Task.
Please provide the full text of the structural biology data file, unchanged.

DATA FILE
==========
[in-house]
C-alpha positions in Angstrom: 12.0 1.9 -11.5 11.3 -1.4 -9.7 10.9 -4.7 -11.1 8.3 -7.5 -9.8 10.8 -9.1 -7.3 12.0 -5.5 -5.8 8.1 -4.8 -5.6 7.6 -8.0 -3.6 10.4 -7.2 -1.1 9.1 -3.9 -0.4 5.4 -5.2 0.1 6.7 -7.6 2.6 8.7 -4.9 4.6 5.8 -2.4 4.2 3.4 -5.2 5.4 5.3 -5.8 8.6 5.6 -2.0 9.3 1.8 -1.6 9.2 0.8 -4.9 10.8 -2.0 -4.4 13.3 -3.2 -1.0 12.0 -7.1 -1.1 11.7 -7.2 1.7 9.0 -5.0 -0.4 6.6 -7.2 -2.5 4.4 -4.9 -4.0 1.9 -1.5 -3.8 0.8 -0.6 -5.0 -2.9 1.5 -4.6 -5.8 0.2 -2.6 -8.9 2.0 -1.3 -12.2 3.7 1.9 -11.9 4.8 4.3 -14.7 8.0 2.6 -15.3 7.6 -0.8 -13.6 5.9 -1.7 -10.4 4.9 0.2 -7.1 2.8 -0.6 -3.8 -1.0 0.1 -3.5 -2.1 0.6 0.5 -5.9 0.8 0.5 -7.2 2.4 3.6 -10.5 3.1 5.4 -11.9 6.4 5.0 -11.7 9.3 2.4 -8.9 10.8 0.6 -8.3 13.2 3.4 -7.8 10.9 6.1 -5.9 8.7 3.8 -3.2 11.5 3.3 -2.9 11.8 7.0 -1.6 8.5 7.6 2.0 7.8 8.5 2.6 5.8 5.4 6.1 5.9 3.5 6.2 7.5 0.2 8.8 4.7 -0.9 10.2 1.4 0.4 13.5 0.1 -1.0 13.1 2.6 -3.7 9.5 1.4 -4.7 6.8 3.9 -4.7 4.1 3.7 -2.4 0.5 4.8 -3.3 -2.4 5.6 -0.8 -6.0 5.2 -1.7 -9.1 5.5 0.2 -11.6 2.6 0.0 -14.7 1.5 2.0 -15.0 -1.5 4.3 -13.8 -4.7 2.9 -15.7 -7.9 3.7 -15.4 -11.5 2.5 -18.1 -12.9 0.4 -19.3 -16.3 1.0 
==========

[in-house]
C-alpha positions in Angstrom: 12.0 1.9 -11.5 11.3 -1.4 -9.7 10.9 -4.7 -11.1 8.3 -7.5 -9.8 10.8 -9.1 -7.3 12.0 -5.5 -5.8 8.1 -4.8 -5.6 7.6 -8.0 -3.6 10.4 -7.2 -1.1 9.1 -3.9 -0.4 5.4 -5.2 0.1 6.7 -7.6 2.6 8.7 -4.9 4.6 5.8 -2.4 4.2 3.4 -5.2 5.4 5.3 -5.8 8.6 5.6 -2.0 9.3 1.8 -1.6 9.2 0.8 -4.9 10.8 -2.0 -4.4 13.3 -3.2 -1.0 12.0 -7.1 -1.1 11.7 -7.2 1.7 9.0 -5.0 -0.4 6.6 -7.2 -2.5 4.4 -4.9 -4.0 1.9 -1.5 -3.8 0.8 -0.6 -5.0 -2.9 1.5 -4.6 -5.8 0.2 -2.6 -8.9 2.0 -1.3 -12.2 3.7 1.9 -11.9 4.8 4.3 -14.7 8.0 2.6 -15.3 7.6 -0.8 -13.6 5.9 -1.7 -10.4 4.9 0.2 -7.1 2.8 -0.6 -3.8 -1.0 0.1 -3.5 -2.1 0.6 0.5 -5.9 0.8 0.5 -7.2 2.4 3.6 -10.5 3.1 5.4 -11.9 6.4 5.0 -11.7 9.3 2.4 -8.9 10.8 0.6 -8.3 13.2 3.4 -7.8 10.9 6.1 -5.9 8.7 3.8 -3.2 11.5 3.3 -2.9 11.8 7.0 -1.6 8.5 7.6 2.0 7.8 8.5 2.6 5.8 5.4 6.1 5.9 3.5 6.2 7.5 0.2 8.8 4.7 -0.9 10.2 1.4 0.4 13.5 0.1 -1.0 13.1 2.6 -3.7 9.5 1.4 -4.7 6.8 3.9 -4.7 4.1 3.7 -2.4 0.5 4.8 -3.3 -2.4 5.6 -0.8 -6.0 5.2 -1.7 -9.1 5.5 0.2 -11.6 2.6 0.0 -14.7 1.5 2.0 -15.0 -1.5 4.3 -13.8 -4.7 2.9 -15.7 -7.9 3.7 -15.4 -11.5 2.5 -18.1 -12.9 0.4 -19.3 -16.3 1.0 